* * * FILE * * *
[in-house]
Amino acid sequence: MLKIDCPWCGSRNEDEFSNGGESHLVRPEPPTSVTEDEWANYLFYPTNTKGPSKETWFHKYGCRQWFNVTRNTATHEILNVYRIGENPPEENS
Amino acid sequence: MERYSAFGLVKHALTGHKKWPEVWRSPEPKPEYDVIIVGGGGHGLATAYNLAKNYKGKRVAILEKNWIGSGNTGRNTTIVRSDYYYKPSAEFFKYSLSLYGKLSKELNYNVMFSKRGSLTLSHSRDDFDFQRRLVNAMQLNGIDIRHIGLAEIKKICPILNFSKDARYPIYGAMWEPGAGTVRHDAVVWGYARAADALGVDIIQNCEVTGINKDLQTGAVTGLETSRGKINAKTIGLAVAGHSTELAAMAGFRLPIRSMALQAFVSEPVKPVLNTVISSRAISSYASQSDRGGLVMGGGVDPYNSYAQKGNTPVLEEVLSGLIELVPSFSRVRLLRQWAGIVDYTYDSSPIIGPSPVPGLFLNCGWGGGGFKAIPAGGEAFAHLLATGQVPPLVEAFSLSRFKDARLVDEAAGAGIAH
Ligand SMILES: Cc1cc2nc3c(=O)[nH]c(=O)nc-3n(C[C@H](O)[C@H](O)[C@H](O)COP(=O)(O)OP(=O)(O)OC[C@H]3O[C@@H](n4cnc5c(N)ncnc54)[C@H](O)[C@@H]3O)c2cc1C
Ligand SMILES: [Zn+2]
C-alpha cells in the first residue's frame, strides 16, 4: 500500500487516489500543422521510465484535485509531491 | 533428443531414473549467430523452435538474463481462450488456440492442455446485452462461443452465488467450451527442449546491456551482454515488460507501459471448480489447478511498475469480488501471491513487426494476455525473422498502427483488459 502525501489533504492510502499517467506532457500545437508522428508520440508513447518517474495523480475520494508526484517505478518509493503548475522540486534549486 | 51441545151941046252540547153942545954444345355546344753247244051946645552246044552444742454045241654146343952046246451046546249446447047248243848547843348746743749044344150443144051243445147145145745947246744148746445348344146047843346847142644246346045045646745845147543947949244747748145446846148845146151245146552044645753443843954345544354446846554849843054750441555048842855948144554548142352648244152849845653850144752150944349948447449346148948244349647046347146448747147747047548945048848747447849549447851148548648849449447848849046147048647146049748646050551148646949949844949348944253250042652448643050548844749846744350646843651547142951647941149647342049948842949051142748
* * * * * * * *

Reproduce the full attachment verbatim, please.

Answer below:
[in-house]
Amino acid sequence: MLKIDCPWCGSRNEDEFSNGGESHLVRPEPPTSVTEDEWANYLFYPTNTKGPSKETWFHKYGCRQWFNVTRNTATHEILNVYRIGENPPEENS
Amino acid sequence: MERYSAFGLVKHALTGHKKWPEVWRSPEPKPEYDVIIVGGGGHGLATAYNLAKNYKGKRVAILEKNWIGSGNTGRNTTIVRSDYYYKPSAEFFKYSLSLYGKLSKELNYNVMFSKRGSLTLSHSRDDFDFQRRLVNAMQLNGIDIRHIGLAEIKKICPILNFSKDARYPIYGAMWEPGAGTVRHDAVVWGYARAADALGVDIIQNCEVTGINKDLQTGAVTGLETSRGKINAKTIGLAVAGHSTELAAMAGFRLPIRSMALQAFVSEPVKPVLNTVISSRAISSYASQSDRGGLVMGGGVDPYNSYAQKGNTPVLEEVLSGLIELVPSFSRVRLLRQWAGIVDYTYDSSPIIGPSPVPGLFLNCGWGGGGFKAIPAGGEAFAHLLATGQVPPLVEAFSLSRFKDARLVDEAAGAGIAH
Ligand SMILES: Cc1cc2nc3c(=O)[nH]c(=O)nc-3n(C[C@H](O)[C@H](O)[C@H](O)COP(=O)(O)OP(=O)(O)OC[C@H]3O[C@@H](n4cnc5c(N)ncnc54)[C@H](O)[C@@H]3O)c2cc1C
Ligand SMILES: [Zn+2]
C-alpha cells in the first residue's frame, strides 16, 4: 500500500487516489500543422521510465484535485509531491 | 533428443531414473549467430523452435538474463481462450488456440492442455446485452462461443452465488467450451527442449546491456551482454515488460507501459471448480489447478511498475469480488501471491513487426494476455525473422498502427483488459 502525501489533504492510502499517467506532457500545437508522428508520440508513447518517474495523480475520494508526484517505478518509493503548475522540486534549486 | 51441545151941046252540547153942545954444345355546344753247244051946645552246044552444742454045241654146343952046246451046546249446447047248243848547843348746743749044344150443144051243445147145145745947246744148746445348344146047843346847142644246346045045646745845147543947949244747748145446846148845146151245146552044645753443843954345544354446846554849843054750441555048842855948144554548142352648244152849845653850144752150944349948447449346148948244349647046347146448747147747047548945048848747447849549447851148548648849449447848849046147048647146049748646050551148646949949844949348944253250042652448643050548844749846744350646843651547142951647941149647342049948842949051142748